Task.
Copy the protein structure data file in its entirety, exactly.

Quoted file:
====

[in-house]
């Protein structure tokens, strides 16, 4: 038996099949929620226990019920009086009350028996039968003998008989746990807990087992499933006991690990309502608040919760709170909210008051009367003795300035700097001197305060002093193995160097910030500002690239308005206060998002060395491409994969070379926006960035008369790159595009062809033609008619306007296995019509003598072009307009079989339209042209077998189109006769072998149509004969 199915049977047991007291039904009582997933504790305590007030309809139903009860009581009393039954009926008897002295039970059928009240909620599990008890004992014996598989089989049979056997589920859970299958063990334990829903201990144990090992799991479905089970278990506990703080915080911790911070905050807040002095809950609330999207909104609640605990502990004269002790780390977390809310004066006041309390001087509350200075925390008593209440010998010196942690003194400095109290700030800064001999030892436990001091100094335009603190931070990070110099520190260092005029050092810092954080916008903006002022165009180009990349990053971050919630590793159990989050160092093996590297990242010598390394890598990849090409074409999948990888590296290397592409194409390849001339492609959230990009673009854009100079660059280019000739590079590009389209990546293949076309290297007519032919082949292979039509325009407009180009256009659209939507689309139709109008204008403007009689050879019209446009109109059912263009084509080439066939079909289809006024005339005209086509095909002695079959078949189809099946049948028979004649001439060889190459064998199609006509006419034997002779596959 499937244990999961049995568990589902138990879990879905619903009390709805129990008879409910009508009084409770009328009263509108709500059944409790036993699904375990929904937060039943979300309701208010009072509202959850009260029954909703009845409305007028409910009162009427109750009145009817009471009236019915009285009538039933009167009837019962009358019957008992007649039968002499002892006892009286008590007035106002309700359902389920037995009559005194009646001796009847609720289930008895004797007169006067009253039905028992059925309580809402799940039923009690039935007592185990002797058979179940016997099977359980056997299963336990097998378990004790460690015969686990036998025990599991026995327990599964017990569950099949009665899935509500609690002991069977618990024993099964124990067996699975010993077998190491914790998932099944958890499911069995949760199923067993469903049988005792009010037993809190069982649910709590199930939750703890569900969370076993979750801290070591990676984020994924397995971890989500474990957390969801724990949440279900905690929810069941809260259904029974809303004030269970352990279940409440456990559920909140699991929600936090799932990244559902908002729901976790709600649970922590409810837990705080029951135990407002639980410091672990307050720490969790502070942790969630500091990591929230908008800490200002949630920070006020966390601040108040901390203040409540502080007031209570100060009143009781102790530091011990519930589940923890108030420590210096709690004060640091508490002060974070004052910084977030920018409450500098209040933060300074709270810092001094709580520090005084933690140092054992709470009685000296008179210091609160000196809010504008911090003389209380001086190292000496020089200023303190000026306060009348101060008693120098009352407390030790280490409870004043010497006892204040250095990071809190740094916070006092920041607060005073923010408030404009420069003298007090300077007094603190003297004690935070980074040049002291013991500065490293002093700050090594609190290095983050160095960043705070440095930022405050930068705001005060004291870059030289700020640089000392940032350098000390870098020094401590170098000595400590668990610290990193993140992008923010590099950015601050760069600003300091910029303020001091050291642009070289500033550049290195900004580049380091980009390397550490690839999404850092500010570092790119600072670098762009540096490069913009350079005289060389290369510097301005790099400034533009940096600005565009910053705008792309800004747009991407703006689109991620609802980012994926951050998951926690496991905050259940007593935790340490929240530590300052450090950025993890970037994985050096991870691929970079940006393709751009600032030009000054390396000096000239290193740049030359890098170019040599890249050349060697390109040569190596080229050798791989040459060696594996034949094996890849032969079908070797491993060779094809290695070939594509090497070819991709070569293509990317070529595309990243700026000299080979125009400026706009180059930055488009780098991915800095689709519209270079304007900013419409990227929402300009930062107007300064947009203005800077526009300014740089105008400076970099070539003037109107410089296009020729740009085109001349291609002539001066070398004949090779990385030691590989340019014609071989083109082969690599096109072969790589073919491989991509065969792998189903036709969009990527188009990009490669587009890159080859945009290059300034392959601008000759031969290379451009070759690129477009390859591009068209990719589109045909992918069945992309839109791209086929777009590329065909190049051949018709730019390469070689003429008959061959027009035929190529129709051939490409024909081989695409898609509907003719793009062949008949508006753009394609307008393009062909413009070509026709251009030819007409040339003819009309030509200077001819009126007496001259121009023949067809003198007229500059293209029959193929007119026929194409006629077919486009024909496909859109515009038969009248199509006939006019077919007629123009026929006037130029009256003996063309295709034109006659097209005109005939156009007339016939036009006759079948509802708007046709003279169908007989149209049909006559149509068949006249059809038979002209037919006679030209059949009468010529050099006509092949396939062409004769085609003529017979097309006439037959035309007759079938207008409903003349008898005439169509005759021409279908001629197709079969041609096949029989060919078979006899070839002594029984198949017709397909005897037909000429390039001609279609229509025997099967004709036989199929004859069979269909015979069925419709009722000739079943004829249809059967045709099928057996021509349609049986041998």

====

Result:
[in-house]
């Protein structure tokens, strides 16, 4: 038996099949929620226990019920009086009350028996039968003998008989746990807990087992499933006991690990309502608040919760709170909210008051009367003795300035700097001197305060002093193995160097910030500002690239308005206060998002060395491409994969070379926006960035008369790159595009062809033609008619306007296995019509003598072009307009079989339209042209077998189109006769072998149509004969 199915049977047991007291039904009582997933504790305590007030309809139903009860009581009393039954009926008897002295039970059928009240909620599990008890004992014996598989089989049979056997589920859970299958063990334990829903201990144990090992799991479905089970278990506990703080915080911790911070905050807040002095809950609330999207909104609640605990502990004269002790780390977390809310004066006041309390001087509350200075925390008593209440010998010196942690003194400095109290700030800064001999030892436990001091100094335009603190931070990070110099520190260092005029050092810092954080916008903006002022165009180009990349990053971050919630590793159990989050160092093996590297990242010598390394890598990849090409074409999948990888590296290397592409194409390849001339492609959230990009673009854009100079660059280019000739590079590009389209990546293949076309290297007519032919082949292979039509325009407009180009256009659209939507689309139709109008204008403007009689050879019209446009109109059912263009084509080439066939079909289809006024005339005209086509095909002695079959078949189809099946049948028979004649001439060889190459064998199609006509006419034997002779596959 499937244990999961049995568990589902138990879990879905619903009390709805129990008879409910009508009084409770009328009263509108709500059944409790036993699904375990929904937060039943979300309701208010009072509202959850009260029954909703009845409305007028409910009162009427109750009145009817009471009236019915009285009538039933009167009837019962009358019957008992007649039968002499002892006892009286008590007035106002309700359902389920037995009559005194009646001796009847609720289930008895004797007169006067009253039905028992059925309580809402799940039923009690039935007592185990002797058979179940016997099977359980056997299963336990097998378990004790460690015969686990036998025990599991026995327990599964017990569950099949009665899935509500609690002991069977618990024993099964124990067996699975010993077998190491914790998932099944958890499911069995949760199923067993469903049988005792009010037993809190069982649910709590199930939750703890569900969370076993979750801290070591990676984020994924397995971890989500474990957390969801724990949440279900905690929810069941809260259904029974809303004030269970352990279940409440456990559920909140699991929600936090799932990244559902908002729901976790709600649970922590409810837990705080029951135990407002639980410091672990307050720490969790502070942790969630500091990591929230908008800490200002949630920070006020966390601040108040901390203040409540502080007031209570100060009143009781102790530091011990519930589940923890108030420590210096709690004060640091508490002060974070004052910084977030920018409450500098209040933060300074709270810092001094709580520090005084933690140092054992709470009685000296008179210091609160000196809010504008911090003389209380001086190292000496020089200023303190000026306060009348101060008693120098009352407390030790280490409870004043010497006892204040250095990071809190740094916070006092920041607060005073923010408030404009420069003298007090300077007094603190003297004690935070980074040049002291013991500065490293002093700050090594609190290095983050160095960043705070440095930022405050930068705001005060004291870059030289700020640089000392940032350098000390870098020094401590170098000595400590668990610290990193993140992008923010590099950015601050760069600003300091910029303020001091050291642009070289500033550049290195900004580049380091980009390397550490690839999404850092500010570092790119600072670098762009540096490069913009350079005289060389290369510097301005790099400034533009940096600005565009910053705008792309800004747009991407703006689109991620609802980012994926951050998951926690496991905050259940007593935790340490929240530590300052450090950025993890970037994985050096991870691929970079940006393709751009600032030009000054390396000096000239290193740049030359890098170019040599890249050349060697390109040569190596080229050798791989040459060696594996034949094996890849032969079908070797491993060779094809290695070939594509090497070819991709070569293509990317070529595309990243700026000299080979125009400026706009180059930055488009780098991915800095689709519209270079304007900013419409990227929402300009930062107007300064947009203005800077526009300014740089105008400076970099070539003037109107410089296009020729740009085109001349291609002539001066070398004949090779990385030691590989340019014609071989083109082969690599096109072969790589073919491989991509065969792998189903036709969009990527188009990009490669587009890159080859945009290059300034392959601008000759031969290379451009070759690129477009390859591009068209990719589109045909992918069945992309839109791209086929777009590329065909190049051949018709730019390469070689003429008959061959027009035929190529129709051939490409024909081989695409898609509907003719793009062949008949508006753009394609307008393009062909413009070509026709251009030819007409040339003819009309030509200077001819009126007496001259121009023949067809003198007229500059293209029959193929007119026929194409006629077919486009024909496909859109515009038969009248199509006939006019077919007629123009026929006037130029009256003996063309295709034109006659097209005109005939156009007339016939036009006759079948509802708007046709003279169908007989149209049909006559149509068949006249059809038979002209037919006679030209059949009468010529050099006509092949396939062409004769085609003529017979097309006439037959035309007759079938207008409903003349008898005439169509005759021409279908001629197709079969041609096949029989060919078979006899070839002594029984198949017709397909005897037909000429390039001609279609229509025997099967004709036989199929004859069979269909015979069925419709009722000739079943004829249809059967045709099928057996021509349609049986041998």